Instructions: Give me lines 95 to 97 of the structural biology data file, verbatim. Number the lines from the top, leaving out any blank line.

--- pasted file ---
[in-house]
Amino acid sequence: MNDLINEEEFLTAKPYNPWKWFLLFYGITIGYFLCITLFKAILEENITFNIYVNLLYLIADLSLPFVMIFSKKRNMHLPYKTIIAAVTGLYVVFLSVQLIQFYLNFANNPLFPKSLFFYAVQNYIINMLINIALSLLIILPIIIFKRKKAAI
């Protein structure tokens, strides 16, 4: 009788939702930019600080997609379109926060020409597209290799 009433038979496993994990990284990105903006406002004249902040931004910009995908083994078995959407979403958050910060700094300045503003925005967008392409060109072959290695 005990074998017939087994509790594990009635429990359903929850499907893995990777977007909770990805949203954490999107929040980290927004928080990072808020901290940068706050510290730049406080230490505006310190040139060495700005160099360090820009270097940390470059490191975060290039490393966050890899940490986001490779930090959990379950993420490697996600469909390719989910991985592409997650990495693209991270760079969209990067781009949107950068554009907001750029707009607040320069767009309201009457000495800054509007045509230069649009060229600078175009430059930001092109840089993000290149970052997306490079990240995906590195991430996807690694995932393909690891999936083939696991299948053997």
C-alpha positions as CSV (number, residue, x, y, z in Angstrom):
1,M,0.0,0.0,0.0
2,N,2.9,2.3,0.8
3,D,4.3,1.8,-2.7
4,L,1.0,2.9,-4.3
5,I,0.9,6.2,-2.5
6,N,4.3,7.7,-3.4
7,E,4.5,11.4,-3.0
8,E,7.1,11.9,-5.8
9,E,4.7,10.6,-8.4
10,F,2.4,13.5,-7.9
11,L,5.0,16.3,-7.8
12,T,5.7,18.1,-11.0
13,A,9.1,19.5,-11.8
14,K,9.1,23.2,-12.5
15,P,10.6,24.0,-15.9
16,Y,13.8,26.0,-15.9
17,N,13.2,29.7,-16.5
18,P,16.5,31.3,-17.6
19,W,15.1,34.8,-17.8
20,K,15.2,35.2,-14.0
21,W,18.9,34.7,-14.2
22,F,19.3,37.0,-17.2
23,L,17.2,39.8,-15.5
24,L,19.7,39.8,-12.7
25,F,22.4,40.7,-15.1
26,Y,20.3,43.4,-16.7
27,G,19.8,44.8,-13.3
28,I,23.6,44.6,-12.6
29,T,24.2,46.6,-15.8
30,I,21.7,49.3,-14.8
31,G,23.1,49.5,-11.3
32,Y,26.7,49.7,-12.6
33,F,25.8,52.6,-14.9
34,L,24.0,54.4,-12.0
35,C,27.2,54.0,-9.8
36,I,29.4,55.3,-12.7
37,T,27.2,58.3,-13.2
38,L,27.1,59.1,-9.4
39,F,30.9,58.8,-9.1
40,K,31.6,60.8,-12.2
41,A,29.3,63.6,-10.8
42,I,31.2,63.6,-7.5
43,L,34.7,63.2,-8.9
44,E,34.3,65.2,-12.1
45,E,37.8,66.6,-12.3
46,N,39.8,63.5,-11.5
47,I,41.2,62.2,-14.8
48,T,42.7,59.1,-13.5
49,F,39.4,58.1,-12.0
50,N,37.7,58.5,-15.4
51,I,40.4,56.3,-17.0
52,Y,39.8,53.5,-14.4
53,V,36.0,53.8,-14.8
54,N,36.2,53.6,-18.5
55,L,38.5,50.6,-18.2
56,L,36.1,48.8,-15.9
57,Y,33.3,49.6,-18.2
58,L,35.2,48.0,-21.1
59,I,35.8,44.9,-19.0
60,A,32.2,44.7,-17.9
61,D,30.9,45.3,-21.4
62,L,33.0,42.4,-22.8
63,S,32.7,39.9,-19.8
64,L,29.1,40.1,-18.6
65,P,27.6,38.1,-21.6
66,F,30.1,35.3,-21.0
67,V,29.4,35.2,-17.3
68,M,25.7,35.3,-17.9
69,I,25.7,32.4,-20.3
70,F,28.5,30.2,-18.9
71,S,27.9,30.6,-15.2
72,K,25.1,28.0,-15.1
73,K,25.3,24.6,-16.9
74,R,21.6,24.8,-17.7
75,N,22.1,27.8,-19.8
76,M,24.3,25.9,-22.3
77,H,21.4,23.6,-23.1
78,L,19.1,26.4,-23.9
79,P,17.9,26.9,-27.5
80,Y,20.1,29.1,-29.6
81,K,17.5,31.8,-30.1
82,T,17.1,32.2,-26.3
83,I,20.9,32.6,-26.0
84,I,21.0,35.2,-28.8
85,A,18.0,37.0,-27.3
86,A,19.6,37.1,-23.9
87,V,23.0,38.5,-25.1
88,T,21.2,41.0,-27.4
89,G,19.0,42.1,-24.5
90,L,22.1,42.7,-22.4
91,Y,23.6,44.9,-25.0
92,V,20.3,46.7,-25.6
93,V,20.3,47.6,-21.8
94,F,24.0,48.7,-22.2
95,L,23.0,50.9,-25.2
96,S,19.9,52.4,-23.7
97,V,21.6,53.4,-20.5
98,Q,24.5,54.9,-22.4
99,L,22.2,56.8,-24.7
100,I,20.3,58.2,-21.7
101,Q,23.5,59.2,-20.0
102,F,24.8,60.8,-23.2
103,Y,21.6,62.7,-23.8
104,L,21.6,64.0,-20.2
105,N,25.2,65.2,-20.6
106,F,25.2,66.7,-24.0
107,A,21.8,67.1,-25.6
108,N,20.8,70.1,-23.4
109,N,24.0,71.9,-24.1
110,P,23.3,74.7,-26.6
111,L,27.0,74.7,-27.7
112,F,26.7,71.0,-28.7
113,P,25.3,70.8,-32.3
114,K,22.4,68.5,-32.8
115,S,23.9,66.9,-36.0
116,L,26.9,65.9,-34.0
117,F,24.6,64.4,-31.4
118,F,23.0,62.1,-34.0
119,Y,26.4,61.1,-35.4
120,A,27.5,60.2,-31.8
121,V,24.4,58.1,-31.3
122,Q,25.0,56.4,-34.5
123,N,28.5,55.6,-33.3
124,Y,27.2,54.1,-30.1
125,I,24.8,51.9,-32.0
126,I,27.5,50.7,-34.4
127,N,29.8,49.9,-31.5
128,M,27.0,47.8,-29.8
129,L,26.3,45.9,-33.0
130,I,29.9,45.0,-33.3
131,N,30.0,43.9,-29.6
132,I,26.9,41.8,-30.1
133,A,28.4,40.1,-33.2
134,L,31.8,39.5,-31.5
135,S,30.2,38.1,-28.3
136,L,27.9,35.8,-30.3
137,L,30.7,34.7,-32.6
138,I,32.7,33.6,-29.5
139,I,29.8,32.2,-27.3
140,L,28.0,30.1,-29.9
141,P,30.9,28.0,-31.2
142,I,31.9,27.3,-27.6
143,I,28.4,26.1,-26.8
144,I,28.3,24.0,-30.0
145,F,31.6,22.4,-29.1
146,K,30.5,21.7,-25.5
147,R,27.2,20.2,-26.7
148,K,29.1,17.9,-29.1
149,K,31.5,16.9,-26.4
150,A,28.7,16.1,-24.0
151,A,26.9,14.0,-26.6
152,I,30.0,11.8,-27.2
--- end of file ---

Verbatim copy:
91,Y,23.6,44.9,-25.0
92,V,20.3,46.7,-25.6
93,V,20.3,47.6,-21.8